Of course, we should not engage with these former liberal hawks in any kind of a gloating way that says, "Ha! We were right and you were wrong." Instead, we could simply invite them to join with us in reflecting more deeply on what went wrong with the project to improve Iraqis’ lives through the application of military force, and to entertain the idea that now and in the future, when we are concerned about harms suffered by vulnerable others in distant places around the world, there are ways for our country to respond that would be a lot more effective than the use of military action—even if this action is dressed up in the fine (though very misleading) words "humanitarian intervention." We need to strengthen our country’s commitment to the UN and the essentially egalitarian principles it embodies. We need to work hard to develop the capacities of all nations—including our own—in nonviolent conflict resolution and the nonviolent prevention of future wars. And we all need to work much harder than we have thus far to build the kind of equitable world order that is needed to enable all of God’s children to flourish, in whichever part of the globe they’re born.Fair enough. Though the UN doesn't seem to have redeemed itself well in places like Haiti and Liberia. And God ain't my daddy.
larry, dfh said...
I realized that the purpose of these npr shows, and the sleepy, reassuring voices of the hosts, is in fact to make us feel secure, and not ripped off.Yeah Scott Simon as much as says this in the third of the video clips posted here.
The distribution system is going to change [..] and people are not going to put up with the relation they used to have with the media [..] what we're hoping to do is to use whatever [trust] we have to [..] amuse, provide company for people in the lonely hours of the night, be with people during times of national tragedy, pass along a joke.Notably absent from his list are the hopes to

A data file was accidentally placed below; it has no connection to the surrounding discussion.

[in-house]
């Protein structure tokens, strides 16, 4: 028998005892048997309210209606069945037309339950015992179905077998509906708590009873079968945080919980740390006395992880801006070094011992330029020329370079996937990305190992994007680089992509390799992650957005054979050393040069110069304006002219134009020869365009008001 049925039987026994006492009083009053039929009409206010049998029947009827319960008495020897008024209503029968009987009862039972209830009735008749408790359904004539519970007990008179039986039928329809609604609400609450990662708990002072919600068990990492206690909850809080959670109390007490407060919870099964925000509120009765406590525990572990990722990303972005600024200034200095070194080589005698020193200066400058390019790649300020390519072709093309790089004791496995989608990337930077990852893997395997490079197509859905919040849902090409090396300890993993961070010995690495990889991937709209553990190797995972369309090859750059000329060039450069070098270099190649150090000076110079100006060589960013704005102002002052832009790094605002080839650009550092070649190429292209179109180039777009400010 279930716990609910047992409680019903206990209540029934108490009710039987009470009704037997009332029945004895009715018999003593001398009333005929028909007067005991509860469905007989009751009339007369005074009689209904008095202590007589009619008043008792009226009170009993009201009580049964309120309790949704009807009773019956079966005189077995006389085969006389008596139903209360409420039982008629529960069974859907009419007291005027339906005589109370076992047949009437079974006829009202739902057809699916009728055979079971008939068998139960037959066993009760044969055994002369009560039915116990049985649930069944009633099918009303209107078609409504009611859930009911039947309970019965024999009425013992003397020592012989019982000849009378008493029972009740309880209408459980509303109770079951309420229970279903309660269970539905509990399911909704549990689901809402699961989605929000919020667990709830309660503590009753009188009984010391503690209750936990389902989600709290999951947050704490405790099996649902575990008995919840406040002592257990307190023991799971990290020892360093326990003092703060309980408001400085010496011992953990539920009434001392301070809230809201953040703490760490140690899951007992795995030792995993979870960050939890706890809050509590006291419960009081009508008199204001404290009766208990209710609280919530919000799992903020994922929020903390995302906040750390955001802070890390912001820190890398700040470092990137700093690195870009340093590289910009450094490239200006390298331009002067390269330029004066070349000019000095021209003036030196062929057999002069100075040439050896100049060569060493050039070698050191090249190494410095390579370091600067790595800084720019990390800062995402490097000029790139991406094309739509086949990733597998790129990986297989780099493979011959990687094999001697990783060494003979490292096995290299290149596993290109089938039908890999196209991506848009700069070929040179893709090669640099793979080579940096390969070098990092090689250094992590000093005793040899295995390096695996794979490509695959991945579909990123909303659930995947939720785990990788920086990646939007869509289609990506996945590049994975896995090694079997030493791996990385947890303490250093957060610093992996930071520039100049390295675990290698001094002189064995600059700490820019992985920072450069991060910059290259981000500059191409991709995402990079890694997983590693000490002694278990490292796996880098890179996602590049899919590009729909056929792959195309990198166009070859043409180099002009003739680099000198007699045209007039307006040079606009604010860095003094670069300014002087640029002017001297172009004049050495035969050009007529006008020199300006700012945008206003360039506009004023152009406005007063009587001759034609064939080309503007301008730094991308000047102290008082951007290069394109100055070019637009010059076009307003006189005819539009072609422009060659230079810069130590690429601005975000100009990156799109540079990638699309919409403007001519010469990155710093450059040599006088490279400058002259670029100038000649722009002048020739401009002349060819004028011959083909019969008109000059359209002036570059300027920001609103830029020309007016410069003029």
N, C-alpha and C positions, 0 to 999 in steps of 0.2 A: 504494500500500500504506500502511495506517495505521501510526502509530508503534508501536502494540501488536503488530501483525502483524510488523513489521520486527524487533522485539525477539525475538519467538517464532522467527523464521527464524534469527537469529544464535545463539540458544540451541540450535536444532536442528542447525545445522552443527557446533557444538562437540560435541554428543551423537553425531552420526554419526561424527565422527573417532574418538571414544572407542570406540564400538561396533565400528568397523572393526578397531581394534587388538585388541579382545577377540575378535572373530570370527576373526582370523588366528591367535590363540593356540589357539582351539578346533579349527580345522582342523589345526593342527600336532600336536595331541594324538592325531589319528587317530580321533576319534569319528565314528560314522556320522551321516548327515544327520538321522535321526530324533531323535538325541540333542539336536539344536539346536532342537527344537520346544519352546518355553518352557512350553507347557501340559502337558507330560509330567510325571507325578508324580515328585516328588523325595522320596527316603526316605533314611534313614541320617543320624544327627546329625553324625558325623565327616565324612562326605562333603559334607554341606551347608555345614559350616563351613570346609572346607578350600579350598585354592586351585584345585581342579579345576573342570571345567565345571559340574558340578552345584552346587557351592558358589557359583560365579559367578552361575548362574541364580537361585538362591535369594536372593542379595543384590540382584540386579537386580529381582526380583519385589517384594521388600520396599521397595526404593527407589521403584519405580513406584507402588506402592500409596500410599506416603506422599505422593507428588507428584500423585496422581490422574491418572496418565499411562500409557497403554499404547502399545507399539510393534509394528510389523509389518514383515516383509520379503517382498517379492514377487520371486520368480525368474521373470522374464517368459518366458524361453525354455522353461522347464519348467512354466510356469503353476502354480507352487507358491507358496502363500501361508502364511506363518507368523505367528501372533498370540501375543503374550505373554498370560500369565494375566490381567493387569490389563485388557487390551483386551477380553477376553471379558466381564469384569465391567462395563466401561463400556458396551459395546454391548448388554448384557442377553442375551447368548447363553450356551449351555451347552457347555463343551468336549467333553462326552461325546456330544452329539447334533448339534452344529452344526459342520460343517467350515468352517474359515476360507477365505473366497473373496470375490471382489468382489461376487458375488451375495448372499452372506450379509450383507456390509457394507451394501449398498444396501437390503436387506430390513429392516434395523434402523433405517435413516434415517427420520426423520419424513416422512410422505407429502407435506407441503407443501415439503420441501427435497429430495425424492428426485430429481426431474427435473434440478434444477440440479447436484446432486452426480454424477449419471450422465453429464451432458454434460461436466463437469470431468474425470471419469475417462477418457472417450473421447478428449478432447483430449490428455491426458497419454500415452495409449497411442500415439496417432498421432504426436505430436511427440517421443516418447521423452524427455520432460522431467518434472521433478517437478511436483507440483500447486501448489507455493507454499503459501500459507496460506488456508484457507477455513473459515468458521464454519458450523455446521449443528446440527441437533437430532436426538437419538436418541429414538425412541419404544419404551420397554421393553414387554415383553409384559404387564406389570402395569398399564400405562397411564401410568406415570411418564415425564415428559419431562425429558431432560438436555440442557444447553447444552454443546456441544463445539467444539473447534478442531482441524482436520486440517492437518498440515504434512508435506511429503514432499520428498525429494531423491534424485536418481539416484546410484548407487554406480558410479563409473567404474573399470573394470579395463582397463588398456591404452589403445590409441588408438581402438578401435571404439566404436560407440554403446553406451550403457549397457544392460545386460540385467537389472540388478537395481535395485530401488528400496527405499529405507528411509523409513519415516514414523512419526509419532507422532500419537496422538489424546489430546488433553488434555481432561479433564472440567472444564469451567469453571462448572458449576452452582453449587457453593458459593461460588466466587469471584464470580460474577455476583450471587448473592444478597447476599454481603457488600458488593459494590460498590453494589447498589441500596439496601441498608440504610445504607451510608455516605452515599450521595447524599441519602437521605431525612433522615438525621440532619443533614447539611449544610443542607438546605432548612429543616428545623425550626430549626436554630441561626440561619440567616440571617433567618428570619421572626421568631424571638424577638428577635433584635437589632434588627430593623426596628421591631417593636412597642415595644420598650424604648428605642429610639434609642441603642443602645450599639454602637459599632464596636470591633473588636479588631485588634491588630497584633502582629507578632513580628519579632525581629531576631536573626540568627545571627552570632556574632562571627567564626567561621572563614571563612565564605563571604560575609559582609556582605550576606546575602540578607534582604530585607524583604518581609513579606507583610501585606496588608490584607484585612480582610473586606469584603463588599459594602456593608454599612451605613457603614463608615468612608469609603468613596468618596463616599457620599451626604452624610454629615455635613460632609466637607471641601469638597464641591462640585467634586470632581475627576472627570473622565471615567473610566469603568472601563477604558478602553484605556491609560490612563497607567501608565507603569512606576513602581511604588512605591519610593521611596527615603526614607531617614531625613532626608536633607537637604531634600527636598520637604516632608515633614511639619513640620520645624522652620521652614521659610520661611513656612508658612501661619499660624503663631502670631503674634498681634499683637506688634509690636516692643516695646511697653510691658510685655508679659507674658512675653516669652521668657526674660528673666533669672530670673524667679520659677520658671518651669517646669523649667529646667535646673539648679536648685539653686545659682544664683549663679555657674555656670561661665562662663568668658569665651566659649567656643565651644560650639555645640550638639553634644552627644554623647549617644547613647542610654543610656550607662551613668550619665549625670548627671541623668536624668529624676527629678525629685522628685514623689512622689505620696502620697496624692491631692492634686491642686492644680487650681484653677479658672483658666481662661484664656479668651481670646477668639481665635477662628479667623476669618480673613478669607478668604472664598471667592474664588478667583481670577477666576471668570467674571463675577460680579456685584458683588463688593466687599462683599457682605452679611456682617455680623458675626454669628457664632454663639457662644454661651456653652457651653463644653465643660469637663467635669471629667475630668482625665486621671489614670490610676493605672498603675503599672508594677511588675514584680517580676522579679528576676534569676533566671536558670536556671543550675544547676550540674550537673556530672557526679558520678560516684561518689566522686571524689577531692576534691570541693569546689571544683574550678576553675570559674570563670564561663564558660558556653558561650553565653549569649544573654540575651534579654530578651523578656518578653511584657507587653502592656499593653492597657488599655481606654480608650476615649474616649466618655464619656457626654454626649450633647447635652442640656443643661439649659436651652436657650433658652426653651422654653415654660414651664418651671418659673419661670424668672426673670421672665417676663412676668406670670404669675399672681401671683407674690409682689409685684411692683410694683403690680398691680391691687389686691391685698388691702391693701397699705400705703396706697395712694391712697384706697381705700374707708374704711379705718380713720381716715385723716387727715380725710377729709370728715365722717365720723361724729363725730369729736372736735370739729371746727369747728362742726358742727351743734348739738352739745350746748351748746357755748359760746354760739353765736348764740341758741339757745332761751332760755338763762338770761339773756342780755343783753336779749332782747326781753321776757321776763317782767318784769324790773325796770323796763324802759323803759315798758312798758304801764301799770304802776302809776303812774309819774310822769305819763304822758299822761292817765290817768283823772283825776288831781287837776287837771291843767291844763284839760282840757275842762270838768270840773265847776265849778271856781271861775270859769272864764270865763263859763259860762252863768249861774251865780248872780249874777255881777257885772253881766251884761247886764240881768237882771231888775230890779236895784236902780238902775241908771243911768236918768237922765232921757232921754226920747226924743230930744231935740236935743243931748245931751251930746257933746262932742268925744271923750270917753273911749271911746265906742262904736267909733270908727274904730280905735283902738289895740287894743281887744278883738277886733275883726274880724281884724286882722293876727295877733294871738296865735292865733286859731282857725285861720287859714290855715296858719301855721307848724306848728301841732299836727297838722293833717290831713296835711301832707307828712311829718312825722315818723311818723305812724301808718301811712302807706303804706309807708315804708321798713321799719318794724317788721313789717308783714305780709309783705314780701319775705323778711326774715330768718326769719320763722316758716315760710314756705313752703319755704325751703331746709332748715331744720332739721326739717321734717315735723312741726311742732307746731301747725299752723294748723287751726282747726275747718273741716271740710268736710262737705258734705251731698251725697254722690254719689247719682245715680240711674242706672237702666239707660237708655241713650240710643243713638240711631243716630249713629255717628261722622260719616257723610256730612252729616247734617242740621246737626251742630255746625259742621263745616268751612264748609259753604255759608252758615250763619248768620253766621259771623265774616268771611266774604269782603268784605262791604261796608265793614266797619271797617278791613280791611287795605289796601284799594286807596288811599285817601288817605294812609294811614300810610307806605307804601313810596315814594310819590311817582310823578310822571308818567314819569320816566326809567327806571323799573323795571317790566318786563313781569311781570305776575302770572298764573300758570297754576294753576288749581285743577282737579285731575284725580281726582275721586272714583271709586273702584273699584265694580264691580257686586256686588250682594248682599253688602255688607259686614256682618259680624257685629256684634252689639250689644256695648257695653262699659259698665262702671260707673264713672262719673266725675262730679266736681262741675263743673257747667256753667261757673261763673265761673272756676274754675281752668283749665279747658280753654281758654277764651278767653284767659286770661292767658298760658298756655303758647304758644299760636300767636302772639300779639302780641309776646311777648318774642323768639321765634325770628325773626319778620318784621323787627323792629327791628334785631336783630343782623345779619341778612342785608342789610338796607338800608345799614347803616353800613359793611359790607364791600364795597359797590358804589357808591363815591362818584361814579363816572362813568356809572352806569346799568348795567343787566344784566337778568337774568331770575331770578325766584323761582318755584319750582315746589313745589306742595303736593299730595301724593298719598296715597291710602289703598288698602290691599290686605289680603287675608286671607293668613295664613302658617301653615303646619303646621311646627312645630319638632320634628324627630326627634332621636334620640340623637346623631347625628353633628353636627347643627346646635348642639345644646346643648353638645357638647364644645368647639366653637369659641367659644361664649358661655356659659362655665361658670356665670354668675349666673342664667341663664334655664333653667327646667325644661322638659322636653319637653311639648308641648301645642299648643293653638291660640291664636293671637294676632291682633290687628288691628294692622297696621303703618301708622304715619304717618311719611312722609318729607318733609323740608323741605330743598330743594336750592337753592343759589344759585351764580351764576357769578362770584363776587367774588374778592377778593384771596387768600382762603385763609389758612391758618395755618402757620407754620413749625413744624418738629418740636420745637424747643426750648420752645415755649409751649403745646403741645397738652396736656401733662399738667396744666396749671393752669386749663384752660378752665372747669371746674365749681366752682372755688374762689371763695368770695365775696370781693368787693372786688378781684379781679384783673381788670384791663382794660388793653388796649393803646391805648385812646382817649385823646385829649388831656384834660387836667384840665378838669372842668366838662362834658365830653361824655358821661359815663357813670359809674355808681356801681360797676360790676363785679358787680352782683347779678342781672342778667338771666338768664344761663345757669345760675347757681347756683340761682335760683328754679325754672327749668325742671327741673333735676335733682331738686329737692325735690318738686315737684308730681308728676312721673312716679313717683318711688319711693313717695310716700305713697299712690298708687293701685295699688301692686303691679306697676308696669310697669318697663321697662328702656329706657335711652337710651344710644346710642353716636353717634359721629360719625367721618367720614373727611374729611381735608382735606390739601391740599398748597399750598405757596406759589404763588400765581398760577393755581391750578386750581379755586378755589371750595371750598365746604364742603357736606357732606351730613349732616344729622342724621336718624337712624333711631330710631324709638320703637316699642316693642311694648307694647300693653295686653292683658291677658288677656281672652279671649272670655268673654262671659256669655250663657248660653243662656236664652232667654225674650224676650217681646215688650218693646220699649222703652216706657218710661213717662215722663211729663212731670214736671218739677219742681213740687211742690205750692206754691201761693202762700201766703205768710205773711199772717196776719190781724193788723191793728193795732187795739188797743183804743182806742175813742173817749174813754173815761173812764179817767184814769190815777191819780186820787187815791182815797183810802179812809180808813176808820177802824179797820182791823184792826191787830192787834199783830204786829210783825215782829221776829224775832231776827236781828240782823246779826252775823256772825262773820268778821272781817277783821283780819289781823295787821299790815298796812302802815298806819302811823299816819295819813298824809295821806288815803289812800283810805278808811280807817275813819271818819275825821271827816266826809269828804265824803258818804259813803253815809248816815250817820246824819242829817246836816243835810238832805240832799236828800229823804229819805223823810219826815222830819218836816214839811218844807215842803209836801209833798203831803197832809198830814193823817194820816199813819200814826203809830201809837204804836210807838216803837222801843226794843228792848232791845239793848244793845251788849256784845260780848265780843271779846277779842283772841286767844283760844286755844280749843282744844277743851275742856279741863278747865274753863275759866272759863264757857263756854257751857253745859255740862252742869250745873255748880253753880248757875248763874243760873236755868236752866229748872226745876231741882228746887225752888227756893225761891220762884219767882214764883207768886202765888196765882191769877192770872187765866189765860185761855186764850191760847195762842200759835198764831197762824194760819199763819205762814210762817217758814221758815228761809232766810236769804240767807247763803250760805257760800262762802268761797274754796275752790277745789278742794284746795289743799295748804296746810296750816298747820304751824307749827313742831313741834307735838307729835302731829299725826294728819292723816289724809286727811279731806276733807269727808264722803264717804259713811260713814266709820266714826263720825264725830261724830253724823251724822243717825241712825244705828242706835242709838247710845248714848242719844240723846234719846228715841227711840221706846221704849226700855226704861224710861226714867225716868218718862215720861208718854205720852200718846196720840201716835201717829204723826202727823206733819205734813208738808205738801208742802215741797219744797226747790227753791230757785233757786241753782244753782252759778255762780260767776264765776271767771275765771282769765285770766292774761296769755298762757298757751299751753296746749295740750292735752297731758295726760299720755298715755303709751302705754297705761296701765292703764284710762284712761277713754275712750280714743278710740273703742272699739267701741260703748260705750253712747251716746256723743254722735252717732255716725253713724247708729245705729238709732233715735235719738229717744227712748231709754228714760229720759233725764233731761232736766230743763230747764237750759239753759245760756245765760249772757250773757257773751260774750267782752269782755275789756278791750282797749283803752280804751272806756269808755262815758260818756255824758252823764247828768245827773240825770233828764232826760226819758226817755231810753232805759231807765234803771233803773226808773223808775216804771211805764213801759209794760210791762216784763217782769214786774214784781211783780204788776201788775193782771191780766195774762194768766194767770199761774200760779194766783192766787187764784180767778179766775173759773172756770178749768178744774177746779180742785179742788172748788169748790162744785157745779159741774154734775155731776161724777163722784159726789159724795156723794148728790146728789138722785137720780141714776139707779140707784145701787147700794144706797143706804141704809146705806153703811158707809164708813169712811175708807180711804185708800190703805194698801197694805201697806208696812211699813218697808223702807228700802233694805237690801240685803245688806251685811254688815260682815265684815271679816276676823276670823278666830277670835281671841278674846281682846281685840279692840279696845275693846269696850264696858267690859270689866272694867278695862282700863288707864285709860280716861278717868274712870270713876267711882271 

- report the truth
Afterthought #3 (yes, I am a ponderous fellow)
I may be faulted for describing the invasion of Afghanistan as unilateral and preemptive. See The Myth of Preemptive Self Defense for a more accurate accounting of this:
Both the United States and the United Kingdom notified the United Nations Security Council that Enduring Freedom was an exercise of individual and collectiveThe article continues to observe how this was a slippery slope that led to the unilateral and preemptive invasion and occupation of Iraq. Certainly, if it proves true (and there is significant unexplored evidence to support the contention) that 911 was a false flag operation of some sort, that would tend to undermine the legality of the invasion...to put it mildly.
self-defense in compliance with the terms of United Nations Charter Article 51, which permits the use of force in self-defense against an armed attack.
In 2008, a top UK judge observed that
If I am right that the invasion of Iraq by the US, the UK, and some other states was unauthorised by the security council there was, of course, a serious violation of international law and the rule of law.
For the effect of acting unilaterally was to undermine the foundation on which the post-1945 consensus had been constructed: the prohibition of force (save in self-defence, or perhaps, to avert an impending humanitarian catastrophe) unless formally authorised by the nations of the world empowered to make collective decisions in the security council ...
But then the niceties of the rule of law have been rendered quaint by the war-criminal Bush regime.